Chicago Sinfonietta celebrates Diwali with 'Love + Light' concert Nov. 9

  • The Chicago Sinfonietta will perform "Love + Light: The Jubilant Return of Diwali" Saturday, Nov. 9, at North Central College's Wentz Concert Hall in Naperville.

    The Chicago Sinfonietta will perform "Love + Light: The Jubilant Return of Diwali" Saturday, Nov. 9, at North Central College's Wentz Concert Hall in Naperville. Courtesy of Chicago Sinfonietta

 
Submitted by Natalia Dagenhart
Posted11/8/2019 6:00 AM

The Chicago Sinfonietta will present a celebration concert of Diwali called "Love + Light: The Jubilant Return of Diwali" this weekend in Naperville.

The concert is set for 8 p.m. Saturday, Nov. 9, at North Central College's Wentz Concert Hall, 171 E. Chicago Ave.

                                                                                                                                                                                                                       
 

Diwali, or Dipawali, is India's biggest and most important holiday and is important to Hindus in the same way Christmas is to Christians.

Over the years, Diwali also has become a national festival enjoyed by non-Hindu communities. It gets its name from the row (avali) of clay lamps (deepa) that Indian people light outside their homes to symbolize the inner light that protects from spiritual darkness and to celebrate the victory of good over evil. People also celebrate the Festival of Lights by bursting firecrackers, gorging on sweets and exchanging gifts.

Chicago Sinfonietta's "Love + Light" will honor the festival's heritage by presenting the heightened themes of musical mythology, familiar traditions and dance.

This year, Chicago Sinfonietta's Diwali celebration will highlight the musicianship of India's iconic and world-renowned violinist and composer Dr. L. Subramaniam and classic Indian Bharatanatyam dance by Chicago's Mandala South Asian Performing Arts.

Western classical music traditions will interweave with Carnatic music, which is one of two main subgenres of Indian classical music that evolved from ancient Hindu traditions.

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It will be the first time Maestro Sameer Patel will lead an entire Chicago Sinfonietta concert. Patel is a former assistant conductor of the San Diego Symphony and Project Inclusion Freeman Conducting Fellow alumnus.

The orchestra will begin the concert performing Beethoven's Leonora Overture No. 3, Op. 72, in tribute to the 250th anniversary of the composer's birth.

"The Chicago Sinfonietta has meant so much to me in my career, and it's an honor to return for a concert that celebrates a tradition close to my heart," Patel said.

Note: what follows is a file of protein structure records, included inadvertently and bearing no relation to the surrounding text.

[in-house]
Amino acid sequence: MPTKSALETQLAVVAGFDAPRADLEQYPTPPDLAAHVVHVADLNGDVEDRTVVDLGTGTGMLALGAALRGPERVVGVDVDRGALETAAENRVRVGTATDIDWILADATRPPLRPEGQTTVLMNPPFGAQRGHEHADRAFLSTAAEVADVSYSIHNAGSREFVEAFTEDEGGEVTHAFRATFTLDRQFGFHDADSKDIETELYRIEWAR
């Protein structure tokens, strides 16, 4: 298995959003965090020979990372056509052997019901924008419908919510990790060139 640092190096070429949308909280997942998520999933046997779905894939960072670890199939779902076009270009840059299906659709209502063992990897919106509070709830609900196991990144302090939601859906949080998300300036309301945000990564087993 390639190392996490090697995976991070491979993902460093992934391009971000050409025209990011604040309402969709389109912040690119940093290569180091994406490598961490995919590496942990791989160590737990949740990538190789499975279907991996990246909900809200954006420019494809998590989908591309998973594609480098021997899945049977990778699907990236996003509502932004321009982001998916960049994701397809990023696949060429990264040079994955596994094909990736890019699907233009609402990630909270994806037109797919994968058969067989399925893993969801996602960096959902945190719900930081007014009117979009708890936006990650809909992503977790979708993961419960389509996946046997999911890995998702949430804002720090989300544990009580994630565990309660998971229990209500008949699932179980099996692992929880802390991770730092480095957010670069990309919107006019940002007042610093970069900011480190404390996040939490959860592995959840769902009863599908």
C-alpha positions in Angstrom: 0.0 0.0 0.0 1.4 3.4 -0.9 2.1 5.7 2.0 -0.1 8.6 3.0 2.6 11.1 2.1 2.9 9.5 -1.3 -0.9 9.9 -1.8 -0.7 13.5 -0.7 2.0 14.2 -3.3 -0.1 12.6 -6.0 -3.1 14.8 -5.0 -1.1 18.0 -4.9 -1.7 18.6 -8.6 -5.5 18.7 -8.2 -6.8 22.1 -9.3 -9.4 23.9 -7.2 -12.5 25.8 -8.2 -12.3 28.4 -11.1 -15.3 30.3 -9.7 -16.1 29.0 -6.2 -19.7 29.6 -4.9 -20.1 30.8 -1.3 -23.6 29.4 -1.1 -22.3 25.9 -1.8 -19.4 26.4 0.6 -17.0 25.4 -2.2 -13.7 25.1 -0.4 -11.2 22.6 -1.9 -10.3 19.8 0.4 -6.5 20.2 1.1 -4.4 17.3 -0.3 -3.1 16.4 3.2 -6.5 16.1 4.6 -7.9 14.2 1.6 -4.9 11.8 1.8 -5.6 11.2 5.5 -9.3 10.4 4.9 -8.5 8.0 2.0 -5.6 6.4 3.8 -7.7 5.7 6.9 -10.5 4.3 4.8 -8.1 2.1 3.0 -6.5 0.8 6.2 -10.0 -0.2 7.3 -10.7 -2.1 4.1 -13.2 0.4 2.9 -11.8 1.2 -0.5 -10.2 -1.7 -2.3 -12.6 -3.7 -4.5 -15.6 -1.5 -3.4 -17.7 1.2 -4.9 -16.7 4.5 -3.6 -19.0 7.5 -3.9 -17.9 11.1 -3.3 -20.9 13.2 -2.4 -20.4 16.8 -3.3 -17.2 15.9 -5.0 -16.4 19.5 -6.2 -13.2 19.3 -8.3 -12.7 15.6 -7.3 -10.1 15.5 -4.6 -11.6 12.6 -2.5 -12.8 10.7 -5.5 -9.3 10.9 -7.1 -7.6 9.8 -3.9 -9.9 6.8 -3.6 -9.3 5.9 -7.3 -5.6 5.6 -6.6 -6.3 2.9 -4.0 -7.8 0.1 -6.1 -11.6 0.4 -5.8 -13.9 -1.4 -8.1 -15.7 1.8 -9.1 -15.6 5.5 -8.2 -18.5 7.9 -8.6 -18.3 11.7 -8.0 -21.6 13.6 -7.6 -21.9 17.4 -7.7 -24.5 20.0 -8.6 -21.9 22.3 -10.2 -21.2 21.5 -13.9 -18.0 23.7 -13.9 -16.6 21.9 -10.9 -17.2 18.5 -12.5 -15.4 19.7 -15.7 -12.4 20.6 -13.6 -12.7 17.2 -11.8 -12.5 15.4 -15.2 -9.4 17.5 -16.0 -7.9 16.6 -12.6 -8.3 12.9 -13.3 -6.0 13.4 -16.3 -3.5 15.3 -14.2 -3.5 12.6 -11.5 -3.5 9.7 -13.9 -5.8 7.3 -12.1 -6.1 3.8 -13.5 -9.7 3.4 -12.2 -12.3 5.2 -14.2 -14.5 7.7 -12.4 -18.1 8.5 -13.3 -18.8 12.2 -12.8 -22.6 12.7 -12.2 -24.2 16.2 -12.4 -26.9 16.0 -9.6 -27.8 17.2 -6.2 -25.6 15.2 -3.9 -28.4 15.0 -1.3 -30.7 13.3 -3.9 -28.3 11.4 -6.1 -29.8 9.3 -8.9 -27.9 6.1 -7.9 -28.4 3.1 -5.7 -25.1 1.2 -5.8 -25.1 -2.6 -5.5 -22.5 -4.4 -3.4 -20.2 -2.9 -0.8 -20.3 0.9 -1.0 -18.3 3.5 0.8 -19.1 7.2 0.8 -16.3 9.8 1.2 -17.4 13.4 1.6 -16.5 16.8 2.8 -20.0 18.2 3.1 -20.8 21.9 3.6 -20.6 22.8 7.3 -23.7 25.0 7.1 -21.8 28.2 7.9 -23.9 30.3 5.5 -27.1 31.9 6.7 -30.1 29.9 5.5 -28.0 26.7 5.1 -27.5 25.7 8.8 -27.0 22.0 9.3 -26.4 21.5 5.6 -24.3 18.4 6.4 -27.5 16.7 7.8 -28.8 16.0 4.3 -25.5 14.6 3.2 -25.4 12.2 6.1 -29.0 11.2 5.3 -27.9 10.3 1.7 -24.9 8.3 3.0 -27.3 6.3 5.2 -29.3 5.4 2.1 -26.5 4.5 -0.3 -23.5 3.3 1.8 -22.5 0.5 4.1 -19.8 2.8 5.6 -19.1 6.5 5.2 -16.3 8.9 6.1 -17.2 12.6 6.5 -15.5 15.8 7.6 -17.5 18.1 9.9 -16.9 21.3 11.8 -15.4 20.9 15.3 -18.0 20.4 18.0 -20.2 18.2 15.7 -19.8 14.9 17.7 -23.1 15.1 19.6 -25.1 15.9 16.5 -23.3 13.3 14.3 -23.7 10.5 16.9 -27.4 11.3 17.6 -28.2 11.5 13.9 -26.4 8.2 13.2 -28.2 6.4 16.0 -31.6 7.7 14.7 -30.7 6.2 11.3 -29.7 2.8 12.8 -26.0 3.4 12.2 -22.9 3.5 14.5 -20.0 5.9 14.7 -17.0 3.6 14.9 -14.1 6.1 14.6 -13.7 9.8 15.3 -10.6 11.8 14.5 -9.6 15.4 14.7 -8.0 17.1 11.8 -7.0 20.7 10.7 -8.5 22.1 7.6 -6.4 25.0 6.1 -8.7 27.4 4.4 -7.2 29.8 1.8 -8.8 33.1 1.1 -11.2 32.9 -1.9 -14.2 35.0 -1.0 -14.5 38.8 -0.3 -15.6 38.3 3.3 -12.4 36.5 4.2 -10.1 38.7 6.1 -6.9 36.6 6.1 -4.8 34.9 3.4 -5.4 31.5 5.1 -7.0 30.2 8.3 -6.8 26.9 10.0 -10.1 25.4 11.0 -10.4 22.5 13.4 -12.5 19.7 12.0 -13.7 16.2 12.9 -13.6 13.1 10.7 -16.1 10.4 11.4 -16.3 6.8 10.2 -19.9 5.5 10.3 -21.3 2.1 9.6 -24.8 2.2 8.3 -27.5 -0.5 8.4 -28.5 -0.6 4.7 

"The Chicago Sinfonietta team has a bold approach to programming, and it has been an invigorating process working with everyone on this program. They instinctively look beyond the normal concert experience, and their courage, collaborative approach and willingness to dream big allows creative artists like myself the opportunity to bring big ideas to life."

                                                                                                                                                                                                                       
 

The first half of the concert will continue with Stravinsky's Suite from the 1919 version of "The Firebird." Based on a popular Russian folk tale, it showcases parallels to traditional Diwali mythology and the story of Ramayana and its central character, Hanuman.

During this composition, the musicians will be joined on stage by six contemporary dancers of Mandala, who will employ wide spacing choreography that is traditional to Western classical ballet, along with the intricacies of classic Indian dance to depict the story through movement.

The second half of the concert will feature the North American premiere of Dr. L. Subramaniam's Shanti Priya in E, Ls 231, with the composer taking the stage as the featured violinist. Subramaniam is considered the greatest classical Indian violinist of our time.

"Diwali celebrates the triumph of light over darkness and knowledge over ignorance," he said. "Every festival is a celebration of the gift of life itself.

"Shanti Priya, which translates to 'lover of peace,' has meditative, contemplative passages as well as more upbeat, celebratory ones. No part of the piece is brash or aggressive in its approach, and that was something I was careful to convey. I hope a Western audience can find the essence of our festivals in this piece; a blend of reflection, prayer and celebration."

Tickets range from $10 to $62 when purchased in advance online at www.chicagosinfonietta.org/1920season/lovelight/.

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